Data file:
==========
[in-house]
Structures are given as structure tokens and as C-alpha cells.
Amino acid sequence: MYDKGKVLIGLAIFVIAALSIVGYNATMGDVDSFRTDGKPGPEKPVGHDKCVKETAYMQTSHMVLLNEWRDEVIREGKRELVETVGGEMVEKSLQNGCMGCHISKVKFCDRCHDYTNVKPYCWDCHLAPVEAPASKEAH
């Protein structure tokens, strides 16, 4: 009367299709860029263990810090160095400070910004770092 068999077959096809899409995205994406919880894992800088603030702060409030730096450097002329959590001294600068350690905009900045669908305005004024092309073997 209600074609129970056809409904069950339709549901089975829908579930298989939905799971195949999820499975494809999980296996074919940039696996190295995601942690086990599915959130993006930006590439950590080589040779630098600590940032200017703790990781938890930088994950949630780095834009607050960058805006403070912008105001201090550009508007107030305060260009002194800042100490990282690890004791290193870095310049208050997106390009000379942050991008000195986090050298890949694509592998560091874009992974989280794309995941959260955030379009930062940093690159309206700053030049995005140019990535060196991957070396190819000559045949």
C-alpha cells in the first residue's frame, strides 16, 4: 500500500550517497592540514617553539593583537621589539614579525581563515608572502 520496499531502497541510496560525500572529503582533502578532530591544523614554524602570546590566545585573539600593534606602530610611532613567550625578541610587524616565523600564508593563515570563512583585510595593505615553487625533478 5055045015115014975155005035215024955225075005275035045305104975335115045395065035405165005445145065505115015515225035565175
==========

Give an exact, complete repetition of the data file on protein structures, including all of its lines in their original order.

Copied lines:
[in-house]
Structures are given as structure tokens and as C-alpha cells.
Amino acid sequence: MYDKGKVLIGLAIFVIAALSIVGYNATMGDVDSFRTDGKPGPEKPVGHDKCVKETAYMQTSHMVLLNEWRDEVIREGKRELVETVGGEMVEKSLQNGCMGCHISKVKFCDRCHDYTNVKPYCWDCHLAPVEAPASKEAH
């Protein structure tokens, strides 16, 4: 009367299709860029263990810090160095400070910004770092 068999077959096809899409995205994406919880894992800088603030702060409030730096450097002329959590001294600068350690905009900045669908305005004024092309073997 209600074609129970056809409904069950339709549901089975829908579930298989939905799971195949999820499975494809999980296996074919940039696996190295995601942690086990599915959130993006930006590439950590080589040779630098600590940032200017703790990781938890930088994950949630780095834009607050960058805006403070912008105001201090550009508007107030305060260009002194800042100490990282690890004791290193870095310049208050997106390009000379942050991008000195986090050298890949694509592998560091874009992974989280794309995941959260955030379009930062940093690159309206700053030049995005140019990535060196991957070396190819000559045949």
C-alpha cells in the first residue's frame, strides 16, 4: 500500500550517497592540514617553539593583537621589539614579525581563515608572502 520496499531502497541510496560525500572529503582533502578532530591544523614554524602570546590566545585573539600593534606602530610611532613567550625578541610587524616565523600564508593563515570563512583585510595593505615553487625533478 5055045015115014975155005035215024955225075005275035045305104975335115045395065035405165005445145065505115015515225035565175